Yes! They are not possible with scissor cut only! Even if curved edges are considered by scissor cuts. The proof requires a bit of playing around with pictures a beautiful observation. Remember the picture for Scissor Congruence:

Observe that the In scissors congruence, any time a section of the convex circular perimeter is created or destroyed it cancels with a corresponding pieces of concave circular perimeter. So convex circular perimeter − concave circular perimeter is an invariant of scissors congruence.

A 1964 publication by Dubins, Hirsch, and Karush informs us that a circular disk is “scissor congruent” to no other strictly convex body. We can never physically achieve a solution to the circle-squaring problem with scissors and paper. The proof used the above idea.

Now the beauty of something outside of Human Imagination comes into the question:

Can you decompose the circle into a finite number of pieces and reassemble them to get square?[equidecomposability, it means it may not be cut be scissors but yes it can be done somehow]

Miklós Laczkovich, however, shocked mathematicians around the world with an affirmative response to Tarski’s question. In 1990, Laczkovich proved that any circle in the plane is equidecomposable with a square of equal area. He succeeded because he allowed pieces that are difficult to imagine—dustings of points that are selected using the controversial Axiom of Choice. Laczkovich’s proof shows that such a decomposition is theoretically possible, but there is no picture to help us understand how this is accomplished. He gives an upper bound of \(10^{50}\) for the number of pieces that are required in this decomposition, and he shows that the rearrangement of the pieces can be accomplished using translations alone. None of the pieces require a rotation or a reflection.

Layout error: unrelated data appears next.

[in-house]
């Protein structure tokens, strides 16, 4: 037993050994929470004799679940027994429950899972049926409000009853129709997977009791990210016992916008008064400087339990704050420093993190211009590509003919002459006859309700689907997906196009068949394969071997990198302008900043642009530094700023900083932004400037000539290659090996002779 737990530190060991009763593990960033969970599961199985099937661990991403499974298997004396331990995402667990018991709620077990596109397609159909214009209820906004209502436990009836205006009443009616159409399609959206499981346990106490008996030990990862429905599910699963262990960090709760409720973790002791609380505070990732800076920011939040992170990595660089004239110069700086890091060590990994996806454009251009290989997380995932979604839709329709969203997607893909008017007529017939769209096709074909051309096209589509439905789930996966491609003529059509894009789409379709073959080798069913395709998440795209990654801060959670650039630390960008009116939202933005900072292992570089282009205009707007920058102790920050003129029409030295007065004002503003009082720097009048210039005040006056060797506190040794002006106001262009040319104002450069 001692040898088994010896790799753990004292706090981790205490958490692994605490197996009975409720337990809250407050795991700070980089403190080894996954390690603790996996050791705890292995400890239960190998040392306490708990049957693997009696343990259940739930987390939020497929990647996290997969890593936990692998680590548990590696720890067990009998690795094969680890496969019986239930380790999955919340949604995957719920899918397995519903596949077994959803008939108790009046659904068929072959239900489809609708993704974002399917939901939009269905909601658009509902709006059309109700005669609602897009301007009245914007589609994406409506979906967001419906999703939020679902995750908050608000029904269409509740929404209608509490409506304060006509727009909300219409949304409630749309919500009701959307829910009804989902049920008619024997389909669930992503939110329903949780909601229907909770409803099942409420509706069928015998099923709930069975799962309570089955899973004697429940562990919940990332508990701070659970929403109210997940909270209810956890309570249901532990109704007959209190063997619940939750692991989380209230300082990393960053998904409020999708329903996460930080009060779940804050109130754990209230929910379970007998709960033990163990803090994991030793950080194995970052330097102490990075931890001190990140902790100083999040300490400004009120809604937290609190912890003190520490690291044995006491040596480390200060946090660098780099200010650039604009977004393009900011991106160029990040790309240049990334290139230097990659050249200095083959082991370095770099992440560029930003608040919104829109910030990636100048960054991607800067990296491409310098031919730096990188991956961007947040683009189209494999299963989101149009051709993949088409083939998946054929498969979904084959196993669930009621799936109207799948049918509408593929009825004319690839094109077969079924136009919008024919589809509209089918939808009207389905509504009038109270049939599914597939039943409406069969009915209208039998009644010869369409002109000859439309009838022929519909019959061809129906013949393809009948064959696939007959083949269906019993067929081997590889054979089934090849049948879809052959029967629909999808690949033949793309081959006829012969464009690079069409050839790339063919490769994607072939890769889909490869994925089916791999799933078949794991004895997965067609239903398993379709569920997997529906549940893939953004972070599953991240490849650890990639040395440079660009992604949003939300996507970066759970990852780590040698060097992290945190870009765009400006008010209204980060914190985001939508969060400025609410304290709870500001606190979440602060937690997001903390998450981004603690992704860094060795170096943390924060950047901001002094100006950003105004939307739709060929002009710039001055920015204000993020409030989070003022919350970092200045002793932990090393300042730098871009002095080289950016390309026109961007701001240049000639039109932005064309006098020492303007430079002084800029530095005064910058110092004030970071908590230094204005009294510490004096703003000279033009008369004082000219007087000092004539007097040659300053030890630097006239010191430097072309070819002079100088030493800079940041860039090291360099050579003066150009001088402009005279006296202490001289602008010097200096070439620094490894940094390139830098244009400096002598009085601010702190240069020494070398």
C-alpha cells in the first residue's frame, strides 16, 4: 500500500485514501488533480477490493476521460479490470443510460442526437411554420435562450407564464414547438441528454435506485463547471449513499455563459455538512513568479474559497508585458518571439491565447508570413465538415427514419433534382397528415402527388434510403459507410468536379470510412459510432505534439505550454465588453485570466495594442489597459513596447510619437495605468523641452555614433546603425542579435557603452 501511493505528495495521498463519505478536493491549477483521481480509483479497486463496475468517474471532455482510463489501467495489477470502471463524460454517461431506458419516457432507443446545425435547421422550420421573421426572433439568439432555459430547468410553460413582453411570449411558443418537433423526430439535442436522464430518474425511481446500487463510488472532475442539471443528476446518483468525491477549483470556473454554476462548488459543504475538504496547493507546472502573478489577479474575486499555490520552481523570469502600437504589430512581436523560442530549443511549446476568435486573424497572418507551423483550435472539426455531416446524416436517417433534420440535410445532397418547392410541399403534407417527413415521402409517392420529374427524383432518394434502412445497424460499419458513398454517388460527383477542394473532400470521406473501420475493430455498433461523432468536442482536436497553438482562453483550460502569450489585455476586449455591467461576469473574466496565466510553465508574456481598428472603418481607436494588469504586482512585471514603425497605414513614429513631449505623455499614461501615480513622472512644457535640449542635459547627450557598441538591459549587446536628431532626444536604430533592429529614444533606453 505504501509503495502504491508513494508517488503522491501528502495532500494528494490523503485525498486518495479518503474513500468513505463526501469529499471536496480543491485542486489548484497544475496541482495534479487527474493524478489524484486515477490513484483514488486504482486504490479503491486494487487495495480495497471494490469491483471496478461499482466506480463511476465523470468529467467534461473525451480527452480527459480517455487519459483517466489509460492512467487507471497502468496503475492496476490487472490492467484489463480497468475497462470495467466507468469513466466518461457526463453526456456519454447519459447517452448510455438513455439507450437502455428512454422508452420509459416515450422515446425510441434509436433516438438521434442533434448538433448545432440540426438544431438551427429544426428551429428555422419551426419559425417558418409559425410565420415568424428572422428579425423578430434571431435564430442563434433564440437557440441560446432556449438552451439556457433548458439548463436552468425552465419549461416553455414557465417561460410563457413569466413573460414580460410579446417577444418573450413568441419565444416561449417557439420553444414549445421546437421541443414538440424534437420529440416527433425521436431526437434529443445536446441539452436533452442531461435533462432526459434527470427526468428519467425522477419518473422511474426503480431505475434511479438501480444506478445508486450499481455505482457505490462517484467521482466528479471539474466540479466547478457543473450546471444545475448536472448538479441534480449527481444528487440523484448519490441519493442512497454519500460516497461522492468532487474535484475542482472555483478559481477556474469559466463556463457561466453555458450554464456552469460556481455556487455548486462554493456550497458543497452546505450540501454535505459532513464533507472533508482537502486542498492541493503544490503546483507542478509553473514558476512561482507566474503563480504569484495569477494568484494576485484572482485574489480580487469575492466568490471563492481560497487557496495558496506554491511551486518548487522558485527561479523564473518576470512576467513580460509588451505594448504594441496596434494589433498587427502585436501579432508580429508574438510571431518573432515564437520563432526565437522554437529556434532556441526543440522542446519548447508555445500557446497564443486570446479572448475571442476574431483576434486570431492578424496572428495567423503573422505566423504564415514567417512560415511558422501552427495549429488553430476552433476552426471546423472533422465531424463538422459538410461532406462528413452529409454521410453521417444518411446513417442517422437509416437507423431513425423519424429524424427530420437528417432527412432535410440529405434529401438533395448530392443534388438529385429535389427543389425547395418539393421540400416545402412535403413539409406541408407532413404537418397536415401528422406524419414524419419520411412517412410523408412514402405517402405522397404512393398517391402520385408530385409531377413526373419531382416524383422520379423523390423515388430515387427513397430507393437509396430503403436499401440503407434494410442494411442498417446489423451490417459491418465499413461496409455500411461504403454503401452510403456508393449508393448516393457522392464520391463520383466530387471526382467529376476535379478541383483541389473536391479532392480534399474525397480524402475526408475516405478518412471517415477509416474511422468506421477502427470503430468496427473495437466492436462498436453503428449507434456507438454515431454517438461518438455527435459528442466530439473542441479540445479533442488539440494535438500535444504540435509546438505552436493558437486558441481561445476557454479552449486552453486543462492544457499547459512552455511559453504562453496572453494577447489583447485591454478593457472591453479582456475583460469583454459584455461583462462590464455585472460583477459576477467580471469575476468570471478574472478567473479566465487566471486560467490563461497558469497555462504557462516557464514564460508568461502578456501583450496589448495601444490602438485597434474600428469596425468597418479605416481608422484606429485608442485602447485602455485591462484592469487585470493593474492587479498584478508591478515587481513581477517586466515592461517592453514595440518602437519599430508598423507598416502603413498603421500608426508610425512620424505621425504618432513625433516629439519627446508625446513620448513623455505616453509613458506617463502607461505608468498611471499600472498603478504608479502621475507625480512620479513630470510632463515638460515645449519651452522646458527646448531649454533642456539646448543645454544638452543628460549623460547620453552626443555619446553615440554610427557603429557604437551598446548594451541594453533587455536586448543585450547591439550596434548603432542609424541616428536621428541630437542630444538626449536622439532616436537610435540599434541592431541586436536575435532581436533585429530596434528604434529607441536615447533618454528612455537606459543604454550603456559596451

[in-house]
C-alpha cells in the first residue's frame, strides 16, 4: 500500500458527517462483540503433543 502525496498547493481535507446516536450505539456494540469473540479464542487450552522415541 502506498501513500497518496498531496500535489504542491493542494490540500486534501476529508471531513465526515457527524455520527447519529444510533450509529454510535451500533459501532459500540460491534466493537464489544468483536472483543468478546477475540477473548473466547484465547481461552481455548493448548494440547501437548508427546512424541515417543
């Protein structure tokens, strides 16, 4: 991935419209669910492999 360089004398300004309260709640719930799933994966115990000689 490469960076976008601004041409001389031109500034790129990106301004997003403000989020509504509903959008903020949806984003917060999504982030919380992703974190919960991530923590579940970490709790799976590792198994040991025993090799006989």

Now, how about transcending into the third dimension?

Hilbert’s 3rd Problem exactly deals with this problem:

Given any two polyhedra of equal volume, is it always possible to cut the first into finitely many polyhedral pieces which can be reassembled to yield the second?

Max Dehn proved that it is false providing a counterexample using some Mathematical Idea called Dehn Invariant, which remains same under dissections and reassembling.

He proved that A cube and a regular tetrahedron are not dissection congruent.

In fact, the following result is true: Two polyhedra are dissection congruent if and only if they have the same volume and Dehn invariant.

Banach Tarski’s Paradox is worth mentioning and also is the child of Alfred Tarski, which is also based on the “decomposability” of the Sphere and is the starting point of measure theory and something out of human imagination and intuition:

Given a solid ball in 3‑dimensional space, there exists a decomposition of the ball into a finite number of disjoint subsets, which can then be put back together in a different way to yield two identical copies of the original ball. Indeed, the reassembly process involves only moving the pieces around and rotating them without changing their shape. However, the pieces themselves are not "solids" in the usual sense, but infinite scatterings of points. The reconstruction can work with as few as five pieces.